Neck skin laxity after Vertical lift. (photos)

I recently (1 month ago) had a Vertical Lift which included lower face and neck. My doctor said he didn't like to do a reduction of neck skin only tightening the muscles. I can't understand if you have skin laxity how only tightening muscle will help this? I spent $7500 and would have had no problem doing so until I saw no improvement in my neck. Any comments or suggestions would be helpful...or is this the best I can hope for?!

Doctor Answers 7

Neck Laxity after Facelift

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HI Cynthia, 

You are correct, excess skin in the neck will not improve unless it is removed. I do not feel any minimally invasive treatment will give you a significant result based on the amount of skin you have on your pictures. 


Javad Sajan, MD

Seattle Facial Plastic Surgeon

Neck Skin and Platysmal Bands -- Neck Lift, VASER Hi Def Lipo/ThermiRF, Venus Legacy/Thermage/Ultherapy, Botox/Dysport, Kybella

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Typically muscle and skin are repaired together.  To improve crepe skin, surgery isn't useful. you need laser treatments and external skin tightening like thermage/Ultherapy/Exilis ultra/venus legacy.  Please see an expert for a consultaiton.  Best, Dr. Emer.

Jason Emer, MD
Los Angeles Dermatologic Surgeon
4.8 out of 5 stars 203 reviews

Neck laxity

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At this point in time, you'll need to wait at least 6-8 mos to let the tissues heal from this procedure. Then you can be re-evaluated and I would suggest 2-3 separate opinions. You'll probably need elevation of the neck skin and possible liposuction in that area in conjunction with a revision lower face lift with an incision in front of and behind the ear to obtain a good neck tightening.

Robert J. Smyth, MD
Cincinnati Facial Plastic Surgeon

Needs posterior lift

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A vertical lift is great for the face, but posterior lifting (behind the ear) is needed to firm and tighten lax neck tissues.

Excess lax skin after "vertical neck lift"?

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When someone has too much lax skin in their neck the only way to fix this is to remove skin in my opinion. See an experienced facelift surgeon to discuss your options.

Toby Mayer, MD
Beverly Hills Facial Plastic Surgeon
4.8 out of 5 stars 36 reviews

Neck skin laxity

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Not every patient needs any skin removed in order to improve laxity of the neck. It depends a lot on the age and skin quality, and whether or not there is any elasticity that can lead to improvement as the skin heals and contracts. There are good reasons to avoid skin excision when possible (although I can understand that logically to most patients it would seem to be necessary always). That said, if you are not accomplishing the degree of improvement you want, then it may be necessary to revise, and be more aggressive with skin redraping, and excision. This will necessitate longer incisions and thus scars, which can typically be hidden behind the ears and into the hairline.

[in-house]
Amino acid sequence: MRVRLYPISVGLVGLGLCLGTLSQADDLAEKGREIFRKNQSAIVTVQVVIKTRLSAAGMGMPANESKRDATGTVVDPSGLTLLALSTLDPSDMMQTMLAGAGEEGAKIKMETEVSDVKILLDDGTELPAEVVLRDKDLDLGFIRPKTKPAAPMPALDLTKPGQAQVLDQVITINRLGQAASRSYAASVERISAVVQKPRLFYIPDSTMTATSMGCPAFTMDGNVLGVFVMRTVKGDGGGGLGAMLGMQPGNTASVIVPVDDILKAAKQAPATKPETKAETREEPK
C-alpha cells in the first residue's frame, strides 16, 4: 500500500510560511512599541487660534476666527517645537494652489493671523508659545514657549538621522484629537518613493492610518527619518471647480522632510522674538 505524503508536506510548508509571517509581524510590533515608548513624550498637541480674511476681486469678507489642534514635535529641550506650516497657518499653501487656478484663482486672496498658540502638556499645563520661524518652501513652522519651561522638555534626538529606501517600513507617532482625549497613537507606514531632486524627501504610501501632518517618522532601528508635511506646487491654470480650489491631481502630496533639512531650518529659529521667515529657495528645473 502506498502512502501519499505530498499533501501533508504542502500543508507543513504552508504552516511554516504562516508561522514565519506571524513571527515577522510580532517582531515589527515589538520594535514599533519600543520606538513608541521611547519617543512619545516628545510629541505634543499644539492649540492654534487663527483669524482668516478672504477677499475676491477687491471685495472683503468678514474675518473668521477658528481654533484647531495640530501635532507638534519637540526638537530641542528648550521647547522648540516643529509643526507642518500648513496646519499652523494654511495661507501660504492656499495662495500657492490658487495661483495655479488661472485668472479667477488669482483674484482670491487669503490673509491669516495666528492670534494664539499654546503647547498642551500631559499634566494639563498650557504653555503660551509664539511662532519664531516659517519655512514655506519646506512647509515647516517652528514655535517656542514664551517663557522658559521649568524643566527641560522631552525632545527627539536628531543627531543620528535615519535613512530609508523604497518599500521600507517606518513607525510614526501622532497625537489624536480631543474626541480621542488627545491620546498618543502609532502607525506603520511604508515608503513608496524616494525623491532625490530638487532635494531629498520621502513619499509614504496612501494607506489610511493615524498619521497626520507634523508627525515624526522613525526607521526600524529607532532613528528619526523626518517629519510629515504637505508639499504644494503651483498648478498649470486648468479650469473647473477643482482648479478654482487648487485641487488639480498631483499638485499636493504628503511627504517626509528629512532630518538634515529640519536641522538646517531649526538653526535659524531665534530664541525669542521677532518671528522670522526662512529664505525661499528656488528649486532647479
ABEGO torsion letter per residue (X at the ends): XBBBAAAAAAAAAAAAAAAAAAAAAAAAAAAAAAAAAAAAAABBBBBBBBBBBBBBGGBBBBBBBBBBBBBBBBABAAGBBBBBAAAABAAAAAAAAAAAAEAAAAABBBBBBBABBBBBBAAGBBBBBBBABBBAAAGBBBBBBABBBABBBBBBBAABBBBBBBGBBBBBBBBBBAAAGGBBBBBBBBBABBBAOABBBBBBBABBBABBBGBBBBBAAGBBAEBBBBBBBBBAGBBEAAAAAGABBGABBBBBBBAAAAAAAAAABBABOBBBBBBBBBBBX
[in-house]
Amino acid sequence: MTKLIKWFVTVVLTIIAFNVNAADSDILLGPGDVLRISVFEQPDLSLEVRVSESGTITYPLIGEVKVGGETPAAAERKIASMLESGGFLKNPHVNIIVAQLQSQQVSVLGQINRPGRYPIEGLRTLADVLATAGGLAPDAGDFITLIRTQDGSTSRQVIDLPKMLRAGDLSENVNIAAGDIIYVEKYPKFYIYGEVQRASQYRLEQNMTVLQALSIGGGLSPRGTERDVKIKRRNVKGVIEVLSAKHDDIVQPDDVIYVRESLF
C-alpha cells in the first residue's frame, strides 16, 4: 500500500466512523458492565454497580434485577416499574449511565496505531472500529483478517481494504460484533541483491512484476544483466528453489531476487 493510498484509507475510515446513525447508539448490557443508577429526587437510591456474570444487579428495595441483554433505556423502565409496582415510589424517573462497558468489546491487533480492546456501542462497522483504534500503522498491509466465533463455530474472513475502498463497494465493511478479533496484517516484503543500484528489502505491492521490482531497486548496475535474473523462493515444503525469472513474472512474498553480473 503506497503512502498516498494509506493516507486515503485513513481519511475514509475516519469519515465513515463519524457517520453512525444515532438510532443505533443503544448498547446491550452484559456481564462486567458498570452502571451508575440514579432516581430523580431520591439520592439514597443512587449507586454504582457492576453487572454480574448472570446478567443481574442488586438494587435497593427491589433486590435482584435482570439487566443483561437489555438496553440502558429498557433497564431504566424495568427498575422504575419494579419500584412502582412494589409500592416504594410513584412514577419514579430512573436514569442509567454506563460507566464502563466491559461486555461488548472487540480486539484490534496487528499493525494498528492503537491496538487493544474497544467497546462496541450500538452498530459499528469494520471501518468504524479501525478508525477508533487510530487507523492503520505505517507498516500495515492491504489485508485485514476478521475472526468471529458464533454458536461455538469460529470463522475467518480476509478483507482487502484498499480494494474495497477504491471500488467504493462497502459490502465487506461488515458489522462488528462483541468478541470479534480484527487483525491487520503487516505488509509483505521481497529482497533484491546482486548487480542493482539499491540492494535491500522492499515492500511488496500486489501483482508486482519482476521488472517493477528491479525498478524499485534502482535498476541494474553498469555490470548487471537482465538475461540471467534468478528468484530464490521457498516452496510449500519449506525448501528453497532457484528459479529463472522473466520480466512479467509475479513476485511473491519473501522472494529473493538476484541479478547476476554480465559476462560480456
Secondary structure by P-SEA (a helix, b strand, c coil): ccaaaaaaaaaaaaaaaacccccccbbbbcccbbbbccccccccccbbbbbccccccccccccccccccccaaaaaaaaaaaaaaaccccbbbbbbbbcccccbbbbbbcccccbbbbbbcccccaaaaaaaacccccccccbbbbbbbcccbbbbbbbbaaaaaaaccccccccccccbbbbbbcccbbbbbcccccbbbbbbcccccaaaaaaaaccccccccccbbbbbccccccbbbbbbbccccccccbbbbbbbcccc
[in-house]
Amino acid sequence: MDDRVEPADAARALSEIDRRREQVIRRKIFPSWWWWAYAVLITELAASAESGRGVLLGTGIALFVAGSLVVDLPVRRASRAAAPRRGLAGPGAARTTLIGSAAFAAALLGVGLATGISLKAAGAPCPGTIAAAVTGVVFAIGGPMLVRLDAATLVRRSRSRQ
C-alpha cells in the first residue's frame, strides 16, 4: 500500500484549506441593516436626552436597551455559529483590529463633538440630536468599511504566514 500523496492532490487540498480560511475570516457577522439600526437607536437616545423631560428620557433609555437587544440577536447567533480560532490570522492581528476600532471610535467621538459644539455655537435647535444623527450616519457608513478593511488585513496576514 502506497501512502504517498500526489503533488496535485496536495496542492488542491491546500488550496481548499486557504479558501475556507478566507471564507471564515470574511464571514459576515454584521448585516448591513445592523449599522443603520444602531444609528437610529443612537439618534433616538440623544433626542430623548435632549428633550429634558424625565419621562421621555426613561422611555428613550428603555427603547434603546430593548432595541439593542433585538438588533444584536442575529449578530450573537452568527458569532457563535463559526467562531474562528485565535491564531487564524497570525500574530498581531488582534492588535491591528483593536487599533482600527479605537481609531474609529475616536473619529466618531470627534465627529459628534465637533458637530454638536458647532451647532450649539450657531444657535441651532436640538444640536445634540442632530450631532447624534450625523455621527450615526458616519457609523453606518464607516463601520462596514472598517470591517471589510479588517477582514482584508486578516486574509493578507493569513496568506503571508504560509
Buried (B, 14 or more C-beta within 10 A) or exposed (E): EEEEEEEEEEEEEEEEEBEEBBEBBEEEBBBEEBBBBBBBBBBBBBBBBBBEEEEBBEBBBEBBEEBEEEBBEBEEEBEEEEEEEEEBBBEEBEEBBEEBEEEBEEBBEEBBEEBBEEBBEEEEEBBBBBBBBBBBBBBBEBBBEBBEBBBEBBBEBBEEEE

Neck skin laxity after Vertical lift.

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Hello Cynthiascott,I would say that you are correct in your assumption.  If you have laxity of the skin, then you need to remove skin in addition to tightening the muscles to achieve the desired result.  Having said that, you are only one month out.  At this point not much would be done other than to continue to monitor your healing.  So you should be following up with your surgeon and express your concerns.  Starting at 6 months if it looks like things are not improving (which based on your description it probably will not be), then you can consider a second procedure to address your lax skin.  This would be more of a true "neck lift" in order to remove the excess skin, and possibly further tighten the muscles in that area depending on what was originally done.  Since your surgeon didn't do this the first time, if you are considering a second procedure I would recommend you consult with a facial plastic surgeon in addition to discussing this with your original surgeon. I hope this helps and good luck.  

These answers are for educational purposes and should not be relied upon as a substitute for medical advice you may receive from your physician. If you have a medical emergency, please call 911. These answers do not constitute or initiate a patient/doctor relationship.